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Often-ignored hallucinations may be an early warning of Parkinson’s and cognitive decline. Image credit: Bárbara Tamura/Stocksy.
  • New research suggests that people diagnosed with Parkinson’s disease who have hallucinations early on face a greater risk of rapid cognitive decline.
  • However, minor hallucinations often go underreported and ignored by Parkinson’s disease patients and clinicians.
  • European experts ran a long-term study that tied Parkinson’s disease and early hallucinations to “a stronger decline in frontal-subcortical functions.”
  • Experts encourage anyone with Parkinson’s disease who has hallucinations to inform their healthcare provider promptly.

Parkinson’s disease (PD) and related neurodegenerative diseases are often far advanced before diagnosis. This severely limits prevention and treatment options.

Parkinson’s disease has long been regarded primarily as a movement disorder. However, growing research points to impaired executive function as a major factor in its progression.

European researchers may have found a novel way to determine the early onset of Parkinson’s disease and related cognitive decline by observing cognitive and psychiatric symptoms.

Experts at the Swiss Federal Institute of Technology (EPFL) in Switzerland and Sant Pau Hospital in Barcelona, Spain, found that people with Parkinson’s disease and early hallucinations may lose executive function more rapidly.

Their study appears in Nature Mental Health.

Hallucinations are false sensations of things that are not present.

People with Parkinson’s disease may experience one or several types of hallucinations involving, sight, hearing, touch, smell, or taste.

Scientists already understand that complex visual hallucinations can be a marker of cognitive decline in Parkinson’s disease and related neurological conditions.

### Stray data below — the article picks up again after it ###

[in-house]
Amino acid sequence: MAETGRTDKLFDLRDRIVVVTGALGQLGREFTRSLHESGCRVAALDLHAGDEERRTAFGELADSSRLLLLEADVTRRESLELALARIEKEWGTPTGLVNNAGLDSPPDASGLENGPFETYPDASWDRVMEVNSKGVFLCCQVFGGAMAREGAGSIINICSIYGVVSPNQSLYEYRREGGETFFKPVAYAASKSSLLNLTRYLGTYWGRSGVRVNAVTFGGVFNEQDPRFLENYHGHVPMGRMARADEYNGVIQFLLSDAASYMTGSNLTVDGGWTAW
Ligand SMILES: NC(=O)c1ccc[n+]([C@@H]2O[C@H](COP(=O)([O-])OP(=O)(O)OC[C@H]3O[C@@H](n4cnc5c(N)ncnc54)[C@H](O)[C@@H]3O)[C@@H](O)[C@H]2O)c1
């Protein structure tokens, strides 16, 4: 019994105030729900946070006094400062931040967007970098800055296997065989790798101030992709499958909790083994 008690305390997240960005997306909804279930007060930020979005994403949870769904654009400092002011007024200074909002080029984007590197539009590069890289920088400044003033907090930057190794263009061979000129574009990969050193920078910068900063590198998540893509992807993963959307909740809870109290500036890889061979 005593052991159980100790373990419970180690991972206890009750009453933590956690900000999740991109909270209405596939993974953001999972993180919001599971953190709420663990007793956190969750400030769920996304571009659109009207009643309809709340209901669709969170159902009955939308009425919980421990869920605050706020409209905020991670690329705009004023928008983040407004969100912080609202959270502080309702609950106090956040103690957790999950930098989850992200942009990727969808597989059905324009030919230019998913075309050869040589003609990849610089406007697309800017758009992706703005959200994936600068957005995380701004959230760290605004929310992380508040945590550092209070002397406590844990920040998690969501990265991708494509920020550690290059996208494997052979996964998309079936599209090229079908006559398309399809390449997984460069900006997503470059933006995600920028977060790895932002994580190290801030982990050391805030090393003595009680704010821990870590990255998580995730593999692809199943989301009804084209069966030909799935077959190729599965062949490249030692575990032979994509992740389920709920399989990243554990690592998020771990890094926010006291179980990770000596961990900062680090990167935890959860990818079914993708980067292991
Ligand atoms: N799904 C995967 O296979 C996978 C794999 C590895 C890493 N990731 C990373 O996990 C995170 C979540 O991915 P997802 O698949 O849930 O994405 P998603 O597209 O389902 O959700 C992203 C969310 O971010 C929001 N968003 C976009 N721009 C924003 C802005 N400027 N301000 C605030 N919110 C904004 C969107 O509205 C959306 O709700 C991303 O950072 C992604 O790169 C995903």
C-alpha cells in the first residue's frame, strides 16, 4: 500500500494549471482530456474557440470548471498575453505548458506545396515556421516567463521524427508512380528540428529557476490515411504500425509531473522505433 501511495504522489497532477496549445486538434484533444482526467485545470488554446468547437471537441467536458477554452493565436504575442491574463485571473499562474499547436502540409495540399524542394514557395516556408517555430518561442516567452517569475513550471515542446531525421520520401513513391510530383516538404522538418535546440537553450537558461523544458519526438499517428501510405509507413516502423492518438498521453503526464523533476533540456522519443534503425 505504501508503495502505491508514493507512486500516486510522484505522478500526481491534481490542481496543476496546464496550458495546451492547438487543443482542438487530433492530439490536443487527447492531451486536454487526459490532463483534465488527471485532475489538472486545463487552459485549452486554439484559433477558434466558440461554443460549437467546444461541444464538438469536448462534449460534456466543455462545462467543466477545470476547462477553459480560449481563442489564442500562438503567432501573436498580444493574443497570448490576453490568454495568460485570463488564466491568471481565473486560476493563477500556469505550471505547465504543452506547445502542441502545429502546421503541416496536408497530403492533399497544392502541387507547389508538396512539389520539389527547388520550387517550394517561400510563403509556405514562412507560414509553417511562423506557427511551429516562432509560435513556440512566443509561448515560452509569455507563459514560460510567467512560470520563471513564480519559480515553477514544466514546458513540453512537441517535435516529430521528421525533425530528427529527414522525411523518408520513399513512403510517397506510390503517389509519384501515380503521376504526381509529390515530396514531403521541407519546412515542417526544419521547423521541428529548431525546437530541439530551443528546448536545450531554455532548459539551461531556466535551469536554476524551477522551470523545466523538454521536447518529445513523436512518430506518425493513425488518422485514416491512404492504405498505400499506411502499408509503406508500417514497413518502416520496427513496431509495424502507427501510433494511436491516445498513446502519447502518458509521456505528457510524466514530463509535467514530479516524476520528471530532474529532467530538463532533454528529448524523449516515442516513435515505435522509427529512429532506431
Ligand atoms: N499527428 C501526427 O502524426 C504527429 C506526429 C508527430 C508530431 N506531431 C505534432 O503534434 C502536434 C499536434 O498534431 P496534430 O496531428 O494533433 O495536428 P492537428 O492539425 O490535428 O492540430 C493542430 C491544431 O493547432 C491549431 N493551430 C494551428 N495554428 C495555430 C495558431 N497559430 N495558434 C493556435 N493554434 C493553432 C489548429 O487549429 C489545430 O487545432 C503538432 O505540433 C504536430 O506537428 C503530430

However, these kinds of hallucinations tend to occur at a later stage of the disorder, which rules out using them as early Parkinson’s disease markers.

Minor hallucinations happen in the early stages of Parkinson’s disease, but current research has not yet confirmed their relationship with cognitive impairment.

They can present before more common motor symptoms of Parkinson’s disease, such as trembling, rigidity, and bradykinesia.

What are minor hallucinations?

There are three main types of minor hallucinations:

  • Presence hallucinations — intense perceptions of the presence of someone who is not there.
  • Passage hallucinations — cause a person to think they see someone or something passing in their peripheral visual field.
  • Pareidolias — cause someone to think they see a face or object in formless or patterned visual stimuli such as clouds or a carpet.

In this joint study between EPFL and Sant Pau Hospital, researchers gathered data on 75 people with a Parkinson’s disease diagnosis. The patients were around 60 to 70 years of age.

The team investigated whether individuals with Parkinson’s disease who experienced minor hallucinations might ”show altered brain oscillations and whether such minor hallucinations-related […] changes are associated with cognitive impairments that increase over time.”

The study participants undertook psychiatric interviews to determine whether they were experiencing minor hallucinations. They also underwent neuropsychological testing to measure cognitive function.

The researchers collected electroencephalography (EEG) data as well.

Follow-up neuropsychological tests took place 2 years later with 68 patients and five years later with 54 patients.

Dr. Bernasconi and his colleagues observed that frontal theta oscillations in Parkinson’s disease patients with minor hallucinations correlated with reduced cognitive frontal-subcortical functions. Doctors believe that frontal-subcortical deficits are an indicator of cognitive impairment.